A friend of mine, Laura, is involved in an interesting project called DigitalKids. It’s an idea of teaching young children (8-14 years old) how to use computers as an after school activity. The reality is that kids these days are born with computers, tablets or smartphones in their hands, so nobody needs the extra effort to get them in touch with a computer for the first time. But the idea is to teach them how to do useful things.
Related to one of the weeks for the DigitalKids course, I was told about a very interesting tool called Scratch. It’s an actual programming language, but now in the way you would usually think of a programming language. Instead of writing code, you drag and drop objects that represent things like conditions, loops and operations. Instead of writing a successions of lines of code to make it do something, you tie these object blocks to one another in a logical succession. Everything is very visual.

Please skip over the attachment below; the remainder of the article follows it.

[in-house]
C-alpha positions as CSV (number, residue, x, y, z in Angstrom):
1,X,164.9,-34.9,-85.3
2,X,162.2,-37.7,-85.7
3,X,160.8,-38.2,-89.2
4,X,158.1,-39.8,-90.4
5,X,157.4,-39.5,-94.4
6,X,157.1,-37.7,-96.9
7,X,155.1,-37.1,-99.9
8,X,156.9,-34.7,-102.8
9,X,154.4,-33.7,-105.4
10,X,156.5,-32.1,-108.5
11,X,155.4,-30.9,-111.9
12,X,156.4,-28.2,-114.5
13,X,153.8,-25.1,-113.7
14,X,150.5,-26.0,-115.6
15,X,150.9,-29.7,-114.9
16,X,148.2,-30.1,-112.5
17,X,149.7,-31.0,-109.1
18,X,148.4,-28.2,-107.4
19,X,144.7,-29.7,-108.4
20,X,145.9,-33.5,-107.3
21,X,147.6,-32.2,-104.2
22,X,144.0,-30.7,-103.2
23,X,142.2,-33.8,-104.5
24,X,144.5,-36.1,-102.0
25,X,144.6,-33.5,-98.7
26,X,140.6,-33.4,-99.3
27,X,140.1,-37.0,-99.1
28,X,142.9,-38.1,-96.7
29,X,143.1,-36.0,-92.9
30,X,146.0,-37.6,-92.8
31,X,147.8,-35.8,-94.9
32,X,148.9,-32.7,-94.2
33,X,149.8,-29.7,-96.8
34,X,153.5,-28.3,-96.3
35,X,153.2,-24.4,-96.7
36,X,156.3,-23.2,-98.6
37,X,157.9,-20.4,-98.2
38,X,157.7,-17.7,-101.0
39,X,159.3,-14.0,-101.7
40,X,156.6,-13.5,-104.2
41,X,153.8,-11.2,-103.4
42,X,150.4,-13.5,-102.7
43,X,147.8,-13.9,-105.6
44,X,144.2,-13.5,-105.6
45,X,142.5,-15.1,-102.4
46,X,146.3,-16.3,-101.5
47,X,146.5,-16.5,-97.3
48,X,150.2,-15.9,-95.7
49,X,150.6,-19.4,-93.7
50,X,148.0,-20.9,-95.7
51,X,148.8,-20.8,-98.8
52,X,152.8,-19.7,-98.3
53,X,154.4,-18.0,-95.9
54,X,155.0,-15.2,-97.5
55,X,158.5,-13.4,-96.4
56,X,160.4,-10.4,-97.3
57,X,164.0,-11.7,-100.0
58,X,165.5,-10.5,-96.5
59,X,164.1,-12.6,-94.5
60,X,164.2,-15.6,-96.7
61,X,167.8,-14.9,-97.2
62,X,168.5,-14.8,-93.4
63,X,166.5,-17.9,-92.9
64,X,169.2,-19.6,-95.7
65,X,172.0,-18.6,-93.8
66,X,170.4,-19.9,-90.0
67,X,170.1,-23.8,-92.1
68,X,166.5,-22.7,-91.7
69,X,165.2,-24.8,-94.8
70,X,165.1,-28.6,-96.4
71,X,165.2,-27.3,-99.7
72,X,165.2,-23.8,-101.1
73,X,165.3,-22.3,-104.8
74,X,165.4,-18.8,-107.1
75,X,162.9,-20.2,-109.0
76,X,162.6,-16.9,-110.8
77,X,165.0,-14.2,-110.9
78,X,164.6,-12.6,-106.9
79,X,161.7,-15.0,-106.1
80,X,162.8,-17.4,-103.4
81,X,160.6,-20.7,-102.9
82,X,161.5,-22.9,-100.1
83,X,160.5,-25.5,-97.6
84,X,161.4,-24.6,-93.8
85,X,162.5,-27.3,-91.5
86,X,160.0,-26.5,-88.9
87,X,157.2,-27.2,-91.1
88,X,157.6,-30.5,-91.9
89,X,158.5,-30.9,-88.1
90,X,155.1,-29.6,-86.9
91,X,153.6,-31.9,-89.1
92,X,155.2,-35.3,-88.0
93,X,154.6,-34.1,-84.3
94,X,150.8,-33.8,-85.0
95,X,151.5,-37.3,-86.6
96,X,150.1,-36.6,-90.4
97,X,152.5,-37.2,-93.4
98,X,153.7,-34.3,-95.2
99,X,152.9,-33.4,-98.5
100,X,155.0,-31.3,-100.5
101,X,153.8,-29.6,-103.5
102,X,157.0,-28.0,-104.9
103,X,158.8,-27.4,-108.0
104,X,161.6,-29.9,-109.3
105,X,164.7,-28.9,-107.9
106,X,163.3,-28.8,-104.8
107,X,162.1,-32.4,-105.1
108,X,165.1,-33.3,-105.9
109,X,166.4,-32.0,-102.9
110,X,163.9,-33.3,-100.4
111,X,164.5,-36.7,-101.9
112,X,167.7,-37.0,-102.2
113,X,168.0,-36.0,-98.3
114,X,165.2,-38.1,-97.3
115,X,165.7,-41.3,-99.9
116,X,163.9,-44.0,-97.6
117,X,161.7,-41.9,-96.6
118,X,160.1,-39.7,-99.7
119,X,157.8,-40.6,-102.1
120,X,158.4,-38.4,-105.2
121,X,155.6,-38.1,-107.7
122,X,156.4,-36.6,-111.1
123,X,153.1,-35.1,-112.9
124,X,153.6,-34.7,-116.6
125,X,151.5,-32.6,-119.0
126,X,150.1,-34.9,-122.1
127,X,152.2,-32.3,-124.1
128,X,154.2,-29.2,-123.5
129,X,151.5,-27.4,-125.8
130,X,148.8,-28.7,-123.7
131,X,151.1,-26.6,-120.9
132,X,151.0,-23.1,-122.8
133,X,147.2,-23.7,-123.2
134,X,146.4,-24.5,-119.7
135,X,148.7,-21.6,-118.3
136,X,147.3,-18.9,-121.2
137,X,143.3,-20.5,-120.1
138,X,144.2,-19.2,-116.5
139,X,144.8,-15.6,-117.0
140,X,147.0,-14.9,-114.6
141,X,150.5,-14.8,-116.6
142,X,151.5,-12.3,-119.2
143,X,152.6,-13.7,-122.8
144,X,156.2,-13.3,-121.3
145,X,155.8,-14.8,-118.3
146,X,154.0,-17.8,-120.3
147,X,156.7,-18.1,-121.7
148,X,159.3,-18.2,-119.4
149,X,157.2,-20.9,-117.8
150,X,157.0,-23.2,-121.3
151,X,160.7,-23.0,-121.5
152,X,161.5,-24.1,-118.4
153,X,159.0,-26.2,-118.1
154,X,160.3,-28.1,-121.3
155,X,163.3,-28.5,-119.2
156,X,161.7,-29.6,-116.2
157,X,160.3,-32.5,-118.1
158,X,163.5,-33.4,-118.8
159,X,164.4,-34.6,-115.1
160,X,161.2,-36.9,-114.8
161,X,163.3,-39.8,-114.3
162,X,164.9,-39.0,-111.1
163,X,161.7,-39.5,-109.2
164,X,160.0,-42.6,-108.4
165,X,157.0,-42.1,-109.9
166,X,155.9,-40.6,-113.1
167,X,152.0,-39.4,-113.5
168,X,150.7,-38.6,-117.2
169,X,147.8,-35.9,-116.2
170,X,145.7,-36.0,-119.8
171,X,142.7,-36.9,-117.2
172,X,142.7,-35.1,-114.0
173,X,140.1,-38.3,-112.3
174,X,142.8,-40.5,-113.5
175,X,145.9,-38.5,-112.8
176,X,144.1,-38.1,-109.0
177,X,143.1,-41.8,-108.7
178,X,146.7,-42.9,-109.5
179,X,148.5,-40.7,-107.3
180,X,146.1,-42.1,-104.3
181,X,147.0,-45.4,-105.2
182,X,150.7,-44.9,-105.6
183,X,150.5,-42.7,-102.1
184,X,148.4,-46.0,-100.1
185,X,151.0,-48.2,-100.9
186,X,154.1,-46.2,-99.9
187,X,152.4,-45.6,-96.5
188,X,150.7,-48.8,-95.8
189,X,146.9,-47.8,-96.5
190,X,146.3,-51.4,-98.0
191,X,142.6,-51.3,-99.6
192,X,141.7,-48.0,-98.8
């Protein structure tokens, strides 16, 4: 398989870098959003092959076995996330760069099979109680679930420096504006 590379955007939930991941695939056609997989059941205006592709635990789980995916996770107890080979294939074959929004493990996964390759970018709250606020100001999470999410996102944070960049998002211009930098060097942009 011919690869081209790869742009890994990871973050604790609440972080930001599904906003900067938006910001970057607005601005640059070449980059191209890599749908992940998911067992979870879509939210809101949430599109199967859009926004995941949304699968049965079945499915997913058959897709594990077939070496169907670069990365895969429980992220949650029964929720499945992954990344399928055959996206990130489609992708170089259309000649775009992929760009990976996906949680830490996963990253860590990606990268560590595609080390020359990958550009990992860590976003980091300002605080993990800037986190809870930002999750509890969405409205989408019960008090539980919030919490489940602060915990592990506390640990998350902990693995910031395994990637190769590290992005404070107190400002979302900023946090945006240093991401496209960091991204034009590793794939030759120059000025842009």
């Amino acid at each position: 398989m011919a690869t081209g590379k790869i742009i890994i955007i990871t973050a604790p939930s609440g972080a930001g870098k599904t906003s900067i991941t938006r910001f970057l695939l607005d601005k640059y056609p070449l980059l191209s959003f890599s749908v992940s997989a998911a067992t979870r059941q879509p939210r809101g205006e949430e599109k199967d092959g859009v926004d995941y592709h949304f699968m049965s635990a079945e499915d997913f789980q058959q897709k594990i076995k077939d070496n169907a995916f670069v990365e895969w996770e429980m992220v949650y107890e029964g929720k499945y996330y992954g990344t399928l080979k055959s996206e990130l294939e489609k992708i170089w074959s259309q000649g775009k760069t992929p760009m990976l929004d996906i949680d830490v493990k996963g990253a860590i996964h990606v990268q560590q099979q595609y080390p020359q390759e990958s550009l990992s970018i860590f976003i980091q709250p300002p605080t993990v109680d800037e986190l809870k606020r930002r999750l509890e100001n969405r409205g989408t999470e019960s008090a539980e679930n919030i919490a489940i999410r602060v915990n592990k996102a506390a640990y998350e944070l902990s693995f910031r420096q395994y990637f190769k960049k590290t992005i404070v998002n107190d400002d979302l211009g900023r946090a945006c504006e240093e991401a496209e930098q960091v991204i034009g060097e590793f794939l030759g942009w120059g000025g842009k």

Scratch is an open source platform developed at MIT with the exact purpose of teaching programming to kids. It’s open source so it’s available on all platforms (Linux, MacOS and Windows) and was translated in several languages (including Romanian). It makes it very accessible for any user.
Kids can create simple programs like animations or even games. They can publish their projects online for people to see their result as a Flash object.
I stumbled upon it again on a site called code.org, that promotes teaching programming in US schools. They have a video about Scratch.